Salomon S/Max 130 Carbon — Power Strap

Soles

The S/Max 130 and S/Max 130 Carbon have standard ISO 5355 plastic alpine soles. While some of the new lightweight alpine boots like the Promachine 130 and Nexo LYT 130 offer GripWalk soles, Salomon has chosen to stick with traditional flat soles. As someone who has somehow managed to survive for years while walking to and from the car in ski boots with traditional flat soles, I’m totally fine with an alpine boot like the S/Max having alpine soles. Plus, purists can feel righteous about their unadulterated soles, while looking down upon the masses with their rubber and their appalling (possible) loss of power transfer.

Cuff / Ramp Adjustment

The S/Max boots do not come with adjustable cuff alignment like that seen on boots like the Promachine 130, but Salomon says that during the Custom Shell HD process users can get up to 3° of cuff alignment that way.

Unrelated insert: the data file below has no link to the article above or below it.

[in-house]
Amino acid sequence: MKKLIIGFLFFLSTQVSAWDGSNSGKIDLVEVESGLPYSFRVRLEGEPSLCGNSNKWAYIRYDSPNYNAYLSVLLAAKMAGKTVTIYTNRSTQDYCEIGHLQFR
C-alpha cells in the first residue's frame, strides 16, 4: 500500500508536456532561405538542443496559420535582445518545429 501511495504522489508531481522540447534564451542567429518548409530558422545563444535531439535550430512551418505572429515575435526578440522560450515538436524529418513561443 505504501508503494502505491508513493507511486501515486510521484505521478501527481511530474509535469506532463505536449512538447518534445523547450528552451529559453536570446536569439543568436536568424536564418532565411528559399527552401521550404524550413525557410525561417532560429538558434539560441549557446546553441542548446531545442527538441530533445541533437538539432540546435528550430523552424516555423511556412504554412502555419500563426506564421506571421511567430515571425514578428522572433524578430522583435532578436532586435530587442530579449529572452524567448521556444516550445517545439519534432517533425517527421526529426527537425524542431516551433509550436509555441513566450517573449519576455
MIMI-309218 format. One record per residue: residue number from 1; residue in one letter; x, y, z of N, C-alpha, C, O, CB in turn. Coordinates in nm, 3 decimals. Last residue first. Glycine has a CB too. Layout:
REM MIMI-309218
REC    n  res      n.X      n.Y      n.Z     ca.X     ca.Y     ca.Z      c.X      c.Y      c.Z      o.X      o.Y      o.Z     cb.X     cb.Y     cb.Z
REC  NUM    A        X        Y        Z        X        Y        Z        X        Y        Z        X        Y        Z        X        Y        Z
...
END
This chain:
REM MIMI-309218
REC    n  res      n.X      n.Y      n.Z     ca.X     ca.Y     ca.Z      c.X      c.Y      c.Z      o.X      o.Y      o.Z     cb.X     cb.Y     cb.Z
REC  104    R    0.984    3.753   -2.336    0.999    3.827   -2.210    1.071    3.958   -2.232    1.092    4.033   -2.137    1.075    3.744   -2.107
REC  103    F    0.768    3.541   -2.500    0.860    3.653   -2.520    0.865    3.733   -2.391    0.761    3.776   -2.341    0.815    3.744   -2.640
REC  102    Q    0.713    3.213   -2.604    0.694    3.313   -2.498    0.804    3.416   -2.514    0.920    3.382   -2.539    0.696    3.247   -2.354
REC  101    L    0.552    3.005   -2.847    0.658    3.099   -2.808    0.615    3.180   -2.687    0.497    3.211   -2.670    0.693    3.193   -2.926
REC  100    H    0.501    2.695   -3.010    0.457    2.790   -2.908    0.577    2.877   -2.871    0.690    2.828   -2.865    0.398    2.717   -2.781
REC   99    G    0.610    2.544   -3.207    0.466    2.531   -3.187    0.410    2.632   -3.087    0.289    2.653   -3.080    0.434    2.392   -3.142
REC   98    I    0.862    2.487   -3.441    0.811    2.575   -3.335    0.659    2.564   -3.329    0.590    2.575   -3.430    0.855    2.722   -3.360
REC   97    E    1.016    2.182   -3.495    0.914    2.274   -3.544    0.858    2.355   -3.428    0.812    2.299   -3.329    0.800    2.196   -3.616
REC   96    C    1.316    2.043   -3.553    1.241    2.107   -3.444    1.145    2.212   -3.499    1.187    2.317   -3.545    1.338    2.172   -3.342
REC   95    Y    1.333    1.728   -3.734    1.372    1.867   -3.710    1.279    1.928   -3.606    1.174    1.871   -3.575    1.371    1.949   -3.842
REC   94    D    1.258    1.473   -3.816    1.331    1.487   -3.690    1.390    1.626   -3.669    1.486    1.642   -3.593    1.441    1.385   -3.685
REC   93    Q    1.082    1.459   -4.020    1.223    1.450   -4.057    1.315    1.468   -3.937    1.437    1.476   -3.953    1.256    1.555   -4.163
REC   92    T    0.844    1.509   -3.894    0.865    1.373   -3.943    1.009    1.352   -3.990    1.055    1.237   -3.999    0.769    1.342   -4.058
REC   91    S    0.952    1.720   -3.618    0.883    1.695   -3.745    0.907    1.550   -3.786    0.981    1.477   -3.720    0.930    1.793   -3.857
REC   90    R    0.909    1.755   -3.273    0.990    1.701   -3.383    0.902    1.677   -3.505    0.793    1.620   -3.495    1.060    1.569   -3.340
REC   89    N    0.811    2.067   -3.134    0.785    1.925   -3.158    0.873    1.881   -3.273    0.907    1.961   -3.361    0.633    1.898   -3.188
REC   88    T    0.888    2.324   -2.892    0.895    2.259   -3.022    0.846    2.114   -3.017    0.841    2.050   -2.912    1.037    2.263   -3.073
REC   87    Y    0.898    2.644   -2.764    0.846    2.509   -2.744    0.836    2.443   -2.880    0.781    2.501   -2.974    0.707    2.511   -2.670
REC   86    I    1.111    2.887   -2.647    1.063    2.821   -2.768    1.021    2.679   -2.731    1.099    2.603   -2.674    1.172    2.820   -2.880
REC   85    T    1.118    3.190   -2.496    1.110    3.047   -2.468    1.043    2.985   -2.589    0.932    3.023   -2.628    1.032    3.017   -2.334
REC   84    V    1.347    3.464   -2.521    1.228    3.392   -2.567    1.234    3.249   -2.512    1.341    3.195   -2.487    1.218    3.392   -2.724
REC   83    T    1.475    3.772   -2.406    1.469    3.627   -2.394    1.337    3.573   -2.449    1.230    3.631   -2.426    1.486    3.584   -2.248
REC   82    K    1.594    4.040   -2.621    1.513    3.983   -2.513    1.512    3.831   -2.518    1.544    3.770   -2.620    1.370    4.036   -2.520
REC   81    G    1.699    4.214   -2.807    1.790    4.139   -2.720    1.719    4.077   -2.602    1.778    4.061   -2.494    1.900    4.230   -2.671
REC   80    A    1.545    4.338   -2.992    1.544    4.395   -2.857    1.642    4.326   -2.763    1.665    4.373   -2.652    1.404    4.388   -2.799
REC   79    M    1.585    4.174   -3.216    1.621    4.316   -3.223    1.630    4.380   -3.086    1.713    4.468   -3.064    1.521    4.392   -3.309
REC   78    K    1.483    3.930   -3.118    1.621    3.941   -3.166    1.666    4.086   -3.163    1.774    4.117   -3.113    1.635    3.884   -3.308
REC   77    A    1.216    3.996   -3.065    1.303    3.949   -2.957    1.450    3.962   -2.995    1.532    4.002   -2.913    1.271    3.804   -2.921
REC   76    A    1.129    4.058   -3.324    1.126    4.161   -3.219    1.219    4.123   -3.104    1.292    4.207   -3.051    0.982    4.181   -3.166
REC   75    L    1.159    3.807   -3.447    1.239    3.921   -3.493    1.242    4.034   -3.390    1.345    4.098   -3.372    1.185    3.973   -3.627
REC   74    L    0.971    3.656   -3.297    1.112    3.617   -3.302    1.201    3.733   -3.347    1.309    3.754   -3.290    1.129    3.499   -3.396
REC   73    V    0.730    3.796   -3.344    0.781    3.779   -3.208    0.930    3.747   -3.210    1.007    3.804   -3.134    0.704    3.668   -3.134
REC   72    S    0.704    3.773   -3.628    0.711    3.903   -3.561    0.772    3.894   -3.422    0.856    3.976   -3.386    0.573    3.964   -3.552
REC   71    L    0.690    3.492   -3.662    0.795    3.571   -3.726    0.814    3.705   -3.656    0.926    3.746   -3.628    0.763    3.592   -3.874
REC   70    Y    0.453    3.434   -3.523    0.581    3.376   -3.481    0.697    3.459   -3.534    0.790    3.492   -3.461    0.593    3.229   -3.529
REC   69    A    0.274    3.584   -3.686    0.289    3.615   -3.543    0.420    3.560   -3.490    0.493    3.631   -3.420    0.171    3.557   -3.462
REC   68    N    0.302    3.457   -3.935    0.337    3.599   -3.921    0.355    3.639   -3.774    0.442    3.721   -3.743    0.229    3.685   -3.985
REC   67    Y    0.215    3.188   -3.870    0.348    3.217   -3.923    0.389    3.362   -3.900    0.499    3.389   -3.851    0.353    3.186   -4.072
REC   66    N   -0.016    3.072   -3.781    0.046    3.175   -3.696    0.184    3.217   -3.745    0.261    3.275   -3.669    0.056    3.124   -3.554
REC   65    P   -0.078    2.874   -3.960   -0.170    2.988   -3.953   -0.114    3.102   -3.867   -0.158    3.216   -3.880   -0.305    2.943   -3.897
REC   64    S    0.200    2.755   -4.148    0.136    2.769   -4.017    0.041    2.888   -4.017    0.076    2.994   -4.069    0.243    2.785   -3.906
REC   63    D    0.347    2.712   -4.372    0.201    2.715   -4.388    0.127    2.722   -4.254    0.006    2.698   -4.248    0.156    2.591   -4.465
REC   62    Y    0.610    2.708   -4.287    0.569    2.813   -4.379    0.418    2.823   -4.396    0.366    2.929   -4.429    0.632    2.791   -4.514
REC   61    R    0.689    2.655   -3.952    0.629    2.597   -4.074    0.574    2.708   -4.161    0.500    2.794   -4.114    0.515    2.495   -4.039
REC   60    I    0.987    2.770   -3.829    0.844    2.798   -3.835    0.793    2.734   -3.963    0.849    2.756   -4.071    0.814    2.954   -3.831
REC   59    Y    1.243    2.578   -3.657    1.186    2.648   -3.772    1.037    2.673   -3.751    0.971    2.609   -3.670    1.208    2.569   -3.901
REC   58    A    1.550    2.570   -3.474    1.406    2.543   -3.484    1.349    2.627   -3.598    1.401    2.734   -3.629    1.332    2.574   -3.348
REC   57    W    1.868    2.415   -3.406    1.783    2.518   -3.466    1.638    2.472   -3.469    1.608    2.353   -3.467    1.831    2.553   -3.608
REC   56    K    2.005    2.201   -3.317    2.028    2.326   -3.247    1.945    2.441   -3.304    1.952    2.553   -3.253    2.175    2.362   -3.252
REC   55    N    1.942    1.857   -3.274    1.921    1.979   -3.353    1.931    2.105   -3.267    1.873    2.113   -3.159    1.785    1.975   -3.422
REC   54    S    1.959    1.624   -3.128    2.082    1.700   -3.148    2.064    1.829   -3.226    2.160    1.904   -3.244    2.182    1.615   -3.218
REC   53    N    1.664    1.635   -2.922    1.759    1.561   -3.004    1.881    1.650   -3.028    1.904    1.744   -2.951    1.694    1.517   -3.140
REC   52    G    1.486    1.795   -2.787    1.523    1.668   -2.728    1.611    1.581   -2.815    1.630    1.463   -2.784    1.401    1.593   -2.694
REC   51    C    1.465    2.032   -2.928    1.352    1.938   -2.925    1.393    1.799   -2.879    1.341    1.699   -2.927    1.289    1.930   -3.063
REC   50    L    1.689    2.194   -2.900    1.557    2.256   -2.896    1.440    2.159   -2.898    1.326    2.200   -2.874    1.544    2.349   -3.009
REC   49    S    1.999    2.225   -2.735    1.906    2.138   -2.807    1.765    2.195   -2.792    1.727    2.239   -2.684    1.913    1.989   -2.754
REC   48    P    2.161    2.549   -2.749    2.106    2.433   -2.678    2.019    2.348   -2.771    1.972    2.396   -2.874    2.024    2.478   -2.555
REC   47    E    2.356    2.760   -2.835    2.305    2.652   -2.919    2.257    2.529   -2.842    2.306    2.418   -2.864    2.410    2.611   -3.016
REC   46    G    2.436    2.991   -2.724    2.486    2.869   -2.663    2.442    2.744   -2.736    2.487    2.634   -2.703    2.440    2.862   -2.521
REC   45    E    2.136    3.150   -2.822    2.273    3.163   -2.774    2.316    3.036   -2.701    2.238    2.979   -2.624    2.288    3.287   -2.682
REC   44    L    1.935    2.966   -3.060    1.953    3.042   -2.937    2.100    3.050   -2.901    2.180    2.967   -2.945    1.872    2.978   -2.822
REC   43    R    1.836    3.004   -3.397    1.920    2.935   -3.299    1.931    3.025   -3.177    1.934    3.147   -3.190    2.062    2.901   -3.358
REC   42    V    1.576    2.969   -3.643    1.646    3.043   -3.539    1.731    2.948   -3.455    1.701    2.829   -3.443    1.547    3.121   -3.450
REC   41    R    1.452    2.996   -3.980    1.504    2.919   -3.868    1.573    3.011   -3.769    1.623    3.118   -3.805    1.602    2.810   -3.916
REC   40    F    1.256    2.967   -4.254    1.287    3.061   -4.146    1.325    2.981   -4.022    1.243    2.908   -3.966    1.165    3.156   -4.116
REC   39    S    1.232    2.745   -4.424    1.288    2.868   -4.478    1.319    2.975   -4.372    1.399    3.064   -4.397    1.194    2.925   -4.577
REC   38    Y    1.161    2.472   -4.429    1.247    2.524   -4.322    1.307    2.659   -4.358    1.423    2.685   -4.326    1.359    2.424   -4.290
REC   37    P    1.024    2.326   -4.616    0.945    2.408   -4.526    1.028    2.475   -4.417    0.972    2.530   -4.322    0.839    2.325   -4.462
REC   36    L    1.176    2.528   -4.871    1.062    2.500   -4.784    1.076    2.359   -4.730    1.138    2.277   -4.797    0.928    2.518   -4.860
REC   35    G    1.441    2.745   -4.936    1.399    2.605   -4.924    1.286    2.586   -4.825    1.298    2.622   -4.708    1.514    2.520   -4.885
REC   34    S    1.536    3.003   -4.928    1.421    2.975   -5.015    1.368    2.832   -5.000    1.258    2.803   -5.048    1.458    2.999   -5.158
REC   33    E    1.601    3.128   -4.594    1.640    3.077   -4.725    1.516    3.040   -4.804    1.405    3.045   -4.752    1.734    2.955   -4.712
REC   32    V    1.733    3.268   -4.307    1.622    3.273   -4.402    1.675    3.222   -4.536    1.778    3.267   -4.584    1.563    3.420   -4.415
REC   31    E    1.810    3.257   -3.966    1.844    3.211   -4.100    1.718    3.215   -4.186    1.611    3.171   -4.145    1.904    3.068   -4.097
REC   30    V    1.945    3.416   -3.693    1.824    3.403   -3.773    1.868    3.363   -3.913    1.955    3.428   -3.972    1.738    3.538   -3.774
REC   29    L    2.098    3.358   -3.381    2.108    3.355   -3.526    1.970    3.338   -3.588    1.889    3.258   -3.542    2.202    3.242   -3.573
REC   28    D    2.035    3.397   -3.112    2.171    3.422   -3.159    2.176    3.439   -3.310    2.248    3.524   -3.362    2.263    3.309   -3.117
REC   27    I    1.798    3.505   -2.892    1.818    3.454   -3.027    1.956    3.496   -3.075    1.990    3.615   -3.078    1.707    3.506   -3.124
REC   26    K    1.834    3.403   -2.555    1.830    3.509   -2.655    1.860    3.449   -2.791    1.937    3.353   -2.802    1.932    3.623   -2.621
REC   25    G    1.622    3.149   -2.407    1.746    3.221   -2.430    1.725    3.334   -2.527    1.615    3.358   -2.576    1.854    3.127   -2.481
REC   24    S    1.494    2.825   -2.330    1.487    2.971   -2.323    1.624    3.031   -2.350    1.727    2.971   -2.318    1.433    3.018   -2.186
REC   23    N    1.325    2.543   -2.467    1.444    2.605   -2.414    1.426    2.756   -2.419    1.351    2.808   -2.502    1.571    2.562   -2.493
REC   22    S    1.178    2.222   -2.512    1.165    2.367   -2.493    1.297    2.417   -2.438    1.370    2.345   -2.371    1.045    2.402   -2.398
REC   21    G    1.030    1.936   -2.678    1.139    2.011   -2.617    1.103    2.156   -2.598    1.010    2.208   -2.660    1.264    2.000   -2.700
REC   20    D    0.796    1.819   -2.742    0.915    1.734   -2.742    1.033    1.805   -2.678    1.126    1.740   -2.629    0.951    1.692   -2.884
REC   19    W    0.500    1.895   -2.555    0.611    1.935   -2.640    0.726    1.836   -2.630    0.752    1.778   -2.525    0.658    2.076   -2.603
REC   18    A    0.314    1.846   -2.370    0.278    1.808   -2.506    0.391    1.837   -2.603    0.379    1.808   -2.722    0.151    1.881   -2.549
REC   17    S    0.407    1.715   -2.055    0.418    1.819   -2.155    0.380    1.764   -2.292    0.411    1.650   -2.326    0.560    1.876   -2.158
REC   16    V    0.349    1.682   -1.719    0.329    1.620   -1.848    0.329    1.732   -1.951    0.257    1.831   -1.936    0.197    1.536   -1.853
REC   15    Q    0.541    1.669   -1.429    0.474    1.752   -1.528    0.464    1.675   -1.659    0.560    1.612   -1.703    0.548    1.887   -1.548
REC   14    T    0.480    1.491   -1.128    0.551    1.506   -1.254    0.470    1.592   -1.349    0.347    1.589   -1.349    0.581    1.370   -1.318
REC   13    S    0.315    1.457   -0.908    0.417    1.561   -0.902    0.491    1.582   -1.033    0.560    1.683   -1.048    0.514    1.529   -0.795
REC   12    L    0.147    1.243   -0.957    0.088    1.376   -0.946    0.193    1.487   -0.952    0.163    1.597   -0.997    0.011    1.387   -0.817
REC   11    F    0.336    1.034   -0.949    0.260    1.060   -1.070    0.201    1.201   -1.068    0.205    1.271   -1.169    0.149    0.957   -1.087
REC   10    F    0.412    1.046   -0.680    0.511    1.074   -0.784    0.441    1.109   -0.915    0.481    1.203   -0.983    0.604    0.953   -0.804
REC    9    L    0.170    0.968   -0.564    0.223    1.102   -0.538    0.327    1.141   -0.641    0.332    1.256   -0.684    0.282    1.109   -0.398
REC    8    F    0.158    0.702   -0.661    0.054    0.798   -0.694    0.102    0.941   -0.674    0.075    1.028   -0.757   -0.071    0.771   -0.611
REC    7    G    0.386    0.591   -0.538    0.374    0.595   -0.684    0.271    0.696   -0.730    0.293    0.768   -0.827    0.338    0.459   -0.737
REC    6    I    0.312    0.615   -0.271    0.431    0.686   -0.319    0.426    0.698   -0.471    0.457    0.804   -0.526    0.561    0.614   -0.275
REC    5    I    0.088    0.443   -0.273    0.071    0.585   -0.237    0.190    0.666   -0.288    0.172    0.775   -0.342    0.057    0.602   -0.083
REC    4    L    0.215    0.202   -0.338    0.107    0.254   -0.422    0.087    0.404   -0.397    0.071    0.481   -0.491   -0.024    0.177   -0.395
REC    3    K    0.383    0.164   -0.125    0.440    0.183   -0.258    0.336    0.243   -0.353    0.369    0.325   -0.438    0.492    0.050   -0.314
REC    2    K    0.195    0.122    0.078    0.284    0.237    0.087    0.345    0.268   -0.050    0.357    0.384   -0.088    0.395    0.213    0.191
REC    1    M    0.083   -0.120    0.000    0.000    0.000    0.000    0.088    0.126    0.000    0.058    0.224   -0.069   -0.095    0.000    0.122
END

The S/Max boots have a stated ramp angle of 4°, and feature a standard boot board that can be ground by a bootfitter to adjust the ramp angle, canting, etc.

Fit

This is the part where we tell you to go to a trusted bootfitter to decide what boot will work best for your foot. But with that said, I will offer a quick take on how the S/Max 130 and S/Max 130 Carbon feel on my feet.

Both boots fit very similarly, with a few exceptions that I touch on below.

My Feet:

  • Length (Left & Right): 271 & 274 mm
  • Width (Left & Right): 100 & 99 mm
  • Instep Height (L & R): 79 mm & 75 mm (The Boot Doctor’s Charlie Bradley describes this as a “high arch / high instep” — on a scale of 1-10, he calls my arch / instep a 8 or 9).